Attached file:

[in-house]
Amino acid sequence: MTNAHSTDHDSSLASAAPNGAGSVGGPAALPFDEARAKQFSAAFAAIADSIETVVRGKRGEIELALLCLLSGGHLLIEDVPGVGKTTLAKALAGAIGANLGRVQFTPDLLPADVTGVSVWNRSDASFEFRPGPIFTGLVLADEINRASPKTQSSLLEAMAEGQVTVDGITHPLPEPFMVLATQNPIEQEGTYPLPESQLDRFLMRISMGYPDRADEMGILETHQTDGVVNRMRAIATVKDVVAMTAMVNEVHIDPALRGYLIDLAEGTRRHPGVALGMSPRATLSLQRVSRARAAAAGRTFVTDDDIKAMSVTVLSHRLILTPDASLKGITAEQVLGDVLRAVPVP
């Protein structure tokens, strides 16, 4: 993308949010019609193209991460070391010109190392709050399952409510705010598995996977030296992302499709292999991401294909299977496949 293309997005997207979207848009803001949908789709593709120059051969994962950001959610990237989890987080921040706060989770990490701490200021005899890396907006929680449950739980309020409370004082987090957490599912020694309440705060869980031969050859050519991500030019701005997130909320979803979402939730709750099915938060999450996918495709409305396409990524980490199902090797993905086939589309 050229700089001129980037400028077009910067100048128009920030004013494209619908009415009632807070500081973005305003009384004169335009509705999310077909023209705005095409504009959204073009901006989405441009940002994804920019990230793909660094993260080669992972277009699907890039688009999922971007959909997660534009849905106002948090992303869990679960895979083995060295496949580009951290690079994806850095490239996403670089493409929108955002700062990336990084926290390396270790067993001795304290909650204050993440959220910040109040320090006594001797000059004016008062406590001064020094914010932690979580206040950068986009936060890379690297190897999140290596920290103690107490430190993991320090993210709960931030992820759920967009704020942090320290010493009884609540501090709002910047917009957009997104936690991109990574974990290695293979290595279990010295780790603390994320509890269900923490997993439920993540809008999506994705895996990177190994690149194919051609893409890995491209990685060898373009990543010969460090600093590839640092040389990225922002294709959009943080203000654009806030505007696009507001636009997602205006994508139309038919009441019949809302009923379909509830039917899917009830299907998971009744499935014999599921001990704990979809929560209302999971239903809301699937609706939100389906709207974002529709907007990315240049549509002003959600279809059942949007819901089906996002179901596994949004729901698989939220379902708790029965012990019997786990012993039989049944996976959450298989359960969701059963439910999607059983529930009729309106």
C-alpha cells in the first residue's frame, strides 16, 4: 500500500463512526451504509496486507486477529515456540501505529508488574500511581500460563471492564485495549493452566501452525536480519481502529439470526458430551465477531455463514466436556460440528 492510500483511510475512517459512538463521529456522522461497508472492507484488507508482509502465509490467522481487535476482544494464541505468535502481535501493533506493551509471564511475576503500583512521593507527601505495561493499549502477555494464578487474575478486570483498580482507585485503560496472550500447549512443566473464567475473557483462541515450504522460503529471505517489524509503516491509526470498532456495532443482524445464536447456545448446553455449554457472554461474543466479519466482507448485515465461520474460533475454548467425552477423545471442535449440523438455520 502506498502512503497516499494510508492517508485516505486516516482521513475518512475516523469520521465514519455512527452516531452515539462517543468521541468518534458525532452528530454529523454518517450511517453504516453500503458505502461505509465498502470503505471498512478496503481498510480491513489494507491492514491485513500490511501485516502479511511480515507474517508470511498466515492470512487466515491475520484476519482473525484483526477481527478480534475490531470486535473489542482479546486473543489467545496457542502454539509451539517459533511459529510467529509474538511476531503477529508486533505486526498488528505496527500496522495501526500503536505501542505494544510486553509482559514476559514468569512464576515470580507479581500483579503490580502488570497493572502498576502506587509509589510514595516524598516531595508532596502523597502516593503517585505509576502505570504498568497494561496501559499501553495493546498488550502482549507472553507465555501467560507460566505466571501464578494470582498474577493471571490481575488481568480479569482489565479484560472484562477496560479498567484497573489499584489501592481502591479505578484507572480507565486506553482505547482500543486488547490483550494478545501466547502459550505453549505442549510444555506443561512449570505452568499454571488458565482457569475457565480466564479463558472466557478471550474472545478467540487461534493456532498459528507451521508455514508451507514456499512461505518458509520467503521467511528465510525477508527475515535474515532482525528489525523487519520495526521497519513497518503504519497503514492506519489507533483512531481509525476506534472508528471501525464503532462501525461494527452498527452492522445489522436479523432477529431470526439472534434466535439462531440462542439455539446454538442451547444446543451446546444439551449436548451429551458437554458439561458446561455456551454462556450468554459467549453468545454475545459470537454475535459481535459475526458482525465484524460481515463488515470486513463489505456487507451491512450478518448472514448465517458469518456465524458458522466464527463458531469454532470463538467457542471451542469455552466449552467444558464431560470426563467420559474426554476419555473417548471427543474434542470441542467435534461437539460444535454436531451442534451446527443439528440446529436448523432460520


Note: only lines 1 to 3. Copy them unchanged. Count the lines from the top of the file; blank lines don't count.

[in-house]
Amino acid sequence: MTNAHSTDHDSSLASAAPNGAGSVGGPAALPFDEARAKQFSAAFAAIADSIETVVRGKRGEIELALLCLLSGGHLLIEDVPGVGKTTLAKALAGAIGANLGRVQFTPDLLPADVTGVSVWNRSDASFEFRPGPIFTGLVLADEINRASPKTQSSLLEAMAEGQVTVDGITHPLPEPFMVLATQNPIEQEGTYPLPESQLDRFLMRISMGYPDRADEMGILETHQTDGVVNRMRAIATVKDVVAMTAMVNEVHIDPALRGYLIDLAEGTRRHPGVALGMSPRATLSLQRVSRARAAAAGRTFVTDDDIKAMSVTVLSHRLILTPDASLKGITAEQVLGDVLRAVPVP
């Protein structure tokens, strides 16, 4: 993308949010019609193209991460070391010109190392709050399952409510705010598995996977030296992302499709292999991401294909299977496949 293309997005997207979207848009803001949908789709593709120059051969994962950001959610990237989890987080921040706060989770990490701490200021005899890396907006929680449950739980309020409370004082987090957490599912020694309440705060869980031969050859050519991500030019701005997130909320979803979402939730709750099915938060999450996918495709409305396409990524980490199902090797993905086939589309 050229700089001129980037400028077009910067100048128009920030004013494209619908009415009632807070500081973005305003009384004169335009509705999310077909023209705005095409504009959204073009901006989405441009940002994804920019990230793909660094993260080669992972277009699907890039688009999922971007959909997660534009849905106002948090992303869990679960895979083995060295496949580009951290690079994806850095490239996403670089493409929108955002700062990336990084926290390396270790067993001795304290909650204050993440959220910040109040320090006594001797000059004016008062406590001064020094914010932690979580206040950068986009936060890379690297190897999140290596920290103690107490430190993991320090993210709960931030992820759920967009704020942090320290010493009884609540501090709002910047917009957009997104936690991109990574974990290695293979290595279990010295780790603390994320509890269900923490997993439920993540809008999506994705895996990177190994690149194919051609893409890995491209990685060898373009990543010969460090600093590839640092040389990225922002294709959009943080203000654009806030505007696009507001636009997602205006994508139309038919009441019949809302009923379909509830039917899917009830299907998971009744499935014999599921001990704990979809929560209302999971239903809301699937609706939100389906709207974002529709907007990315240049549509002003959600279809059942949007819901089906996002179901596994949004729901698989939220379902708790029965012990019997786990012993039989049944996976959450298989359960969701059963439910999607059983529930009729309106």